If you’re new to the blog or just want to revisit from the beginning, click HERE to read the review for “Tourist Trapped”.
Previously on Gravity Falls:
Dipper and Mabel Pines are sent to spend the summer with their “Grunkle” Stan in the town of Gravity Falls, where he runs a tourist trap called The Mystery Shack. Dipper uncovers a journal in the woods detailing some the strange and mysterious happenings in Gravity Falls while Mabel finds love with a teenager named Norman, who turns out to be a bunch of gnomes piled on top of each other. After defeating the gnomes’ plot to kidnap Mabel and make her their queen, she and Dipper reaffirm their awkward sibling love and he vows to uncover more of Gravity Falls’ mysteries.
And now, Episode 2, “Legend of the Gobblewonker”.
Dipper and Mabel are enjoying breakfast when Dipper spies a magazine ad offering one thousand dollars to anyone who can get a picture of a monster. Since Gravity Falls is full of weird creatures (and they unfortunately didn’t take any photos of those gnomes from before) they’ll have no trouble finding any. Grunkle Stan shows up however and informs them that it’s “family bonding” day. The twins aren’t thrilled with this considering the last “family bonding” time they had with Stan.
After the intro, they arrive at the lake where Stan surprises them with their activity – he’s taking them fishing! It’s the first day of fishing season and most of the town is already out with their hooks, frying pans and other assorted lures. Dipper questions why Stan wants to do a real bonding activity and he admits that since he has no one else seems to “like or trust” him, they’re the only people he’s got. He’s even made them personalized fishing hats to wear while they spend all day in the sun with him and a book full of bad uncle jokes. Not surprisingly, Dipper and Mabel quickly try to find a way out of this.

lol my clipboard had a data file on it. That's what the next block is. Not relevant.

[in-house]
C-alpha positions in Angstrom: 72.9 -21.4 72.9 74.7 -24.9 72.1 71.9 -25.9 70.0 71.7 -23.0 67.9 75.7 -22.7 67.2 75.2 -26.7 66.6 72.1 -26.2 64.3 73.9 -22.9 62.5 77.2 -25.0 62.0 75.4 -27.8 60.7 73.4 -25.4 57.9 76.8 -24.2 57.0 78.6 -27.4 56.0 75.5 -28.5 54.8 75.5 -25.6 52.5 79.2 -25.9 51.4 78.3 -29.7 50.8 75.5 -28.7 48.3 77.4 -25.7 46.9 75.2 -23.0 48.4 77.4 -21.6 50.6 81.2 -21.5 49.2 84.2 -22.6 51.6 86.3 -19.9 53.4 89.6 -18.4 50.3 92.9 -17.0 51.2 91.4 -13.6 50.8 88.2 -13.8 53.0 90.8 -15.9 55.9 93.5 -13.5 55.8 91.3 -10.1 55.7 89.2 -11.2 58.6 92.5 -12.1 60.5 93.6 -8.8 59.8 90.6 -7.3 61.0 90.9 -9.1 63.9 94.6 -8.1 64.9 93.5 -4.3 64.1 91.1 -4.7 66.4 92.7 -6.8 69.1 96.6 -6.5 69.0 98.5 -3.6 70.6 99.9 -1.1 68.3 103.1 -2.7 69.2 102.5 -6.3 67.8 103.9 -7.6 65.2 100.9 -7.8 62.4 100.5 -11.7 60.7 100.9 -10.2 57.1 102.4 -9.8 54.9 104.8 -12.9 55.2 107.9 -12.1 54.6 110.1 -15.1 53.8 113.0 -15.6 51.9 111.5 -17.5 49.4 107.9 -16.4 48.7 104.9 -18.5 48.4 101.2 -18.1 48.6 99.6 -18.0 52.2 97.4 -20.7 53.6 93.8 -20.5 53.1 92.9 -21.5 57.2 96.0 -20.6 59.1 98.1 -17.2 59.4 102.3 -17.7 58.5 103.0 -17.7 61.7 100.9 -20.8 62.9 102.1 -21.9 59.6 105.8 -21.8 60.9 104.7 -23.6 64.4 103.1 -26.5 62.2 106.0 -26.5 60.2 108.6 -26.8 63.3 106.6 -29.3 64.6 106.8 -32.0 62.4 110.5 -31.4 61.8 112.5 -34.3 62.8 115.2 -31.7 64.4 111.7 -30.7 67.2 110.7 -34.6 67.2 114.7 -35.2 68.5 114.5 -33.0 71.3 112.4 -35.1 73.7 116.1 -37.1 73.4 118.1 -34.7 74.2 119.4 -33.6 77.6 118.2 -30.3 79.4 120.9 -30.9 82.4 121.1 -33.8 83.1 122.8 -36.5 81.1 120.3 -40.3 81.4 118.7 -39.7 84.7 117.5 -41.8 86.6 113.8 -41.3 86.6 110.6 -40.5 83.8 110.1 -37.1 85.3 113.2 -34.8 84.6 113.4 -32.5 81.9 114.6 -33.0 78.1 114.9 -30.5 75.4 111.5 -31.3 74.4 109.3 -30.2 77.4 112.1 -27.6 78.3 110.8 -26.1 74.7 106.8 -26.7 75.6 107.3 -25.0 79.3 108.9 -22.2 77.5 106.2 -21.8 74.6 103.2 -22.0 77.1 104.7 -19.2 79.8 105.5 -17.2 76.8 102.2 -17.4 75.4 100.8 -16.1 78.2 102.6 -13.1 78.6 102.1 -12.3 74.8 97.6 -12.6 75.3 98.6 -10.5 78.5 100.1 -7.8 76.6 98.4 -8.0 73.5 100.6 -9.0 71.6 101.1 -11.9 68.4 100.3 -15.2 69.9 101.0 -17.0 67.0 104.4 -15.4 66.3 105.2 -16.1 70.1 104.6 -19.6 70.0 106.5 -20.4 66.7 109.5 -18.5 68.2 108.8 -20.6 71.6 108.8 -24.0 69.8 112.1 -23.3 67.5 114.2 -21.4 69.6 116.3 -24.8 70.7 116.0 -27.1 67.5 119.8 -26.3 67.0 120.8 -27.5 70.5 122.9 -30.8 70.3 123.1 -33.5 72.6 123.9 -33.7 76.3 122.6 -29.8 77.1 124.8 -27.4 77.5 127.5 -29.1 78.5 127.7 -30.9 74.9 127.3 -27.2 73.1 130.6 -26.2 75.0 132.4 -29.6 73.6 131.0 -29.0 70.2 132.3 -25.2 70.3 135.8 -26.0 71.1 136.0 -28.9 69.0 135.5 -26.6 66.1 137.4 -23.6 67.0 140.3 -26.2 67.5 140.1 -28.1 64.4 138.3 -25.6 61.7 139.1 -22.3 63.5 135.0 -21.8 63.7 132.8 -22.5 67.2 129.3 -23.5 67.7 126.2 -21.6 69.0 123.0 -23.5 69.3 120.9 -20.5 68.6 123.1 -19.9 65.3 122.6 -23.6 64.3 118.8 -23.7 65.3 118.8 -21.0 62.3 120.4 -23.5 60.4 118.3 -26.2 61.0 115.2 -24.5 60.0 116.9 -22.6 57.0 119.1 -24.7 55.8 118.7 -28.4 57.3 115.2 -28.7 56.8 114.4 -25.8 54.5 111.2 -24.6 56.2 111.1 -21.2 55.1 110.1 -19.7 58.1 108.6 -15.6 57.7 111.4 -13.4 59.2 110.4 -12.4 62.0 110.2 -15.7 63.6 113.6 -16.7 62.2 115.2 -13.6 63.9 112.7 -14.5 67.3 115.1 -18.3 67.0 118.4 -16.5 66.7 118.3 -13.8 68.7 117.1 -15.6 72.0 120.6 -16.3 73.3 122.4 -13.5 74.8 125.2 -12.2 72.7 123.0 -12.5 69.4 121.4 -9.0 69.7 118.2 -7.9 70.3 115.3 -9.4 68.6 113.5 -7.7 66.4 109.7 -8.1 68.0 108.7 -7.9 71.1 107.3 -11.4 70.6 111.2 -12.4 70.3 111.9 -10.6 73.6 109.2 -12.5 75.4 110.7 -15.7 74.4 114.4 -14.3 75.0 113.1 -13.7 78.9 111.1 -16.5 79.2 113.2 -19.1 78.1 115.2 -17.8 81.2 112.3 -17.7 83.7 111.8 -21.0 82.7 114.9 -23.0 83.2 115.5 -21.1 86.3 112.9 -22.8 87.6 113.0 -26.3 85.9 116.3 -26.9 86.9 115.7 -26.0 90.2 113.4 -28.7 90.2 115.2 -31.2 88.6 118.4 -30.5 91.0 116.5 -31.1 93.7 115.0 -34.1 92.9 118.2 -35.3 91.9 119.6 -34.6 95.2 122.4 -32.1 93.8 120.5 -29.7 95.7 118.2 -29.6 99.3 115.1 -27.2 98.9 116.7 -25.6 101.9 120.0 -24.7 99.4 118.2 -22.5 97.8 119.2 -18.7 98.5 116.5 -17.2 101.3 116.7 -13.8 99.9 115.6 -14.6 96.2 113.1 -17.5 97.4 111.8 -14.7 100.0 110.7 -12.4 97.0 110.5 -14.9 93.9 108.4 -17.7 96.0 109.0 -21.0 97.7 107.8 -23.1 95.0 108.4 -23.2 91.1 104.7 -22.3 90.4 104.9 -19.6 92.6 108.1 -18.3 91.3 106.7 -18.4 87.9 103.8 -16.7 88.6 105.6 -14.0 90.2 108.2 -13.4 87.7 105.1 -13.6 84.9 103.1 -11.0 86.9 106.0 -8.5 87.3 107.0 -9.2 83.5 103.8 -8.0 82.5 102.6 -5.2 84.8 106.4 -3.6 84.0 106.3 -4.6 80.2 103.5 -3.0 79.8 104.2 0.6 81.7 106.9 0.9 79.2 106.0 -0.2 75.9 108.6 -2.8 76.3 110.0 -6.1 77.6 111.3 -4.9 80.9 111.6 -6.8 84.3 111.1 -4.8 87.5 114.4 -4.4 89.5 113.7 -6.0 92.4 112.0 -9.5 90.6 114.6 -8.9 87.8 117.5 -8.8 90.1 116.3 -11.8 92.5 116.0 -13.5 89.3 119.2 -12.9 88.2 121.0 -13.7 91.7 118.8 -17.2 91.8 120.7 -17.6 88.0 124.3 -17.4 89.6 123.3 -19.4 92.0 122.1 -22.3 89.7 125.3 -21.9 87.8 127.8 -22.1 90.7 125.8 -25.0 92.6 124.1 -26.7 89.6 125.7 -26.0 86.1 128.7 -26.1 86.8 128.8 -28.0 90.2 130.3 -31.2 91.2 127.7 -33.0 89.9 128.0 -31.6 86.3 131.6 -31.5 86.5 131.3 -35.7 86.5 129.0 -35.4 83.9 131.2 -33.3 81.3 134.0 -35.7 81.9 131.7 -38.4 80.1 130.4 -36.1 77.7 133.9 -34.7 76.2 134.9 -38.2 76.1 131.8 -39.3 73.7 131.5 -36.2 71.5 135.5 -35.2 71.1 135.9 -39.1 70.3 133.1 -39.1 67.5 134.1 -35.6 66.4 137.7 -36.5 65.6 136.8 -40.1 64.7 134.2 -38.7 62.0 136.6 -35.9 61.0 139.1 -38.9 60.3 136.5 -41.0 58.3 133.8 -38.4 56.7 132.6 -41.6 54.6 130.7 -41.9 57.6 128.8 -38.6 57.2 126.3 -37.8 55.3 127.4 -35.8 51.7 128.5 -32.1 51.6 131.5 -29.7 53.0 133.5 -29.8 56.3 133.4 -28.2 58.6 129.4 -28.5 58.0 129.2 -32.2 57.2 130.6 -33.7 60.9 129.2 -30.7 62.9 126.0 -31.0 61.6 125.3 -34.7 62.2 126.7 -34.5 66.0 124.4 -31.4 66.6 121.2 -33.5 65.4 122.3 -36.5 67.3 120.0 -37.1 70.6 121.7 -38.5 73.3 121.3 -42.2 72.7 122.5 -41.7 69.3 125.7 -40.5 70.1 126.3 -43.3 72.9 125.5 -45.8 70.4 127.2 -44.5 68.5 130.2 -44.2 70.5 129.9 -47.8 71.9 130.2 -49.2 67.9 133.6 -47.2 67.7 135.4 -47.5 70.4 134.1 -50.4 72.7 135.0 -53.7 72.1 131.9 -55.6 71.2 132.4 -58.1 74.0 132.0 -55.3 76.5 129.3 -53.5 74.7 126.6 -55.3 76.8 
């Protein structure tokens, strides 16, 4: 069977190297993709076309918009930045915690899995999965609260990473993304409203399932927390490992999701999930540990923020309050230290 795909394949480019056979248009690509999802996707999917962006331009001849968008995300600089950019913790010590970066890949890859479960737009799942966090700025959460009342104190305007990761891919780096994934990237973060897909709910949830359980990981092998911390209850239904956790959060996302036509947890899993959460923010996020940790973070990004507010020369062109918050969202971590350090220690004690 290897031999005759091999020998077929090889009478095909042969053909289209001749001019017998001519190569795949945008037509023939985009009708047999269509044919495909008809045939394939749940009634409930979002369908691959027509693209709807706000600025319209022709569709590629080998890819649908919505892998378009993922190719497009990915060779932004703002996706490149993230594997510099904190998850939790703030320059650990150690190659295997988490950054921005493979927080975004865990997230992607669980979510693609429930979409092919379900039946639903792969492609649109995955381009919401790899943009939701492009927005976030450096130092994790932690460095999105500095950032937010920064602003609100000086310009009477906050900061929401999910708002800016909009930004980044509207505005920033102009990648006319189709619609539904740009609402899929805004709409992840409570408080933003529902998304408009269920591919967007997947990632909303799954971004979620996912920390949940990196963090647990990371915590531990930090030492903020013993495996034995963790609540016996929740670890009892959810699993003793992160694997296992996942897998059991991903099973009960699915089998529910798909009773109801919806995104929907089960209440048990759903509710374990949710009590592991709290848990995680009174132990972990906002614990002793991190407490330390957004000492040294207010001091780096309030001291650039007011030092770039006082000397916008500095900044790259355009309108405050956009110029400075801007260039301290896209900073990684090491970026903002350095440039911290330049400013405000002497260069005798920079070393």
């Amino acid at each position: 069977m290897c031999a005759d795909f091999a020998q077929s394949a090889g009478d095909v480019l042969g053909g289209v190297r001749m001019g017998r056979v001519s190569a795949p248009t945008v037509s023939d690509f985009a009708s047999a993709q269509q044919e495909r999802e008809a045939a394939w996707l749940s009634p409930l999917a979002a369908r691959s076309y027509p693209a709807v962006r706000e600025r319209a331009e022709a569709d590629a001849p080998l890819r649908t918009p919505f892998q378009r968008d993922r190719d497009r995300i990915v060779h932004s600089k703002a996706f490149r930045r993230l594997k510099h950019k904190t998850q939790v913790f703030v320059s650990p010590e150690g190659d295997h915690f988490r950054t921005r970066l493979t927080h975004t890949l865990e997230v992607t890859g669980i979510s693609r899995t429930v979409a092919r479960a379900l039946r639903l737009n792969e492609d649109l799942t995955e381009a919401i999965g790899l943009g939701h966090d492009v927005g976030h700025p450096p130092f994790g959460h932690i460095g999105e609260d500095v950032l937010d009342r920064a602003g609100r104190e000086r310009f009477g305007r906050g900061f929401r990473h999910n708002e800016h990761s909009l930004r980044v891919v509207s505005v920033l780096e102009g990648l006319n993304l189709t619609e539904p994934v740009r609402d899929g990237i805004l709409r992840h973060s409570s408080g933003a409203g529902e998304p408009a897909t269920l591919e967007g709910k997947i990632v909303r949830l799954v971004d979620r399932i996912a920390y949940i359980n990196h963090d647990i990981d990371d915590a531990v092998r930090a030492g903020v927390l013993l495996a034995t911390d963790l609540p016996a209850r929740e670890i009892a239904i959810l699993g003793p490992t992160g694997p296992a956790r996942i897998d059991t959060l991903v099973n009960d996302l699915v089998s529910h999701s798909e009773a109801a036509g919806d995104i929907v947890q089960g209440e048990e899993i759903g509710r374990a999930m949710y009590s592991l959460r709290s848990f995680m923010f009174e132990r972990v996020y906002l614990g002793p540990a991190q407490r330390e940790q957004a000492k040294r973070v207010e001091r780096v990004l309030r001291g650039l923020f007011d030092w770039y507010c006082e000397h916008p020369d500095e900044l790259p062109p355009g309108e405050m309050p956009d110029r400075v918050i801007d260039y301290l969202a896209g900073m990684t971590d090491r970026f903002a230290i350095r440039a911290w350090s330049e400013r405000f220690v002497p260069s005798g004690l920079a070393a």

The answer comes immediately in the form of Gravity Falls’ resident crackpot hillbilly, Old Man McGucket (Alex Hirsch). He runs among the townsfolk raving about seeing the local legendary lake monster, a Loch Ness-type creature called the Gobblewonker. Nobody believes him, not even his own son, even when he shows them the remains of his boat after the monster apparently wrecked it.
Dipper is the only one who believes him, and convinces Mabel that if they can snap a photo of the Gobblewonker, they can share the reward fifty-fifty. Mabel’s mind races with the possibilities of having $500 at her disposal.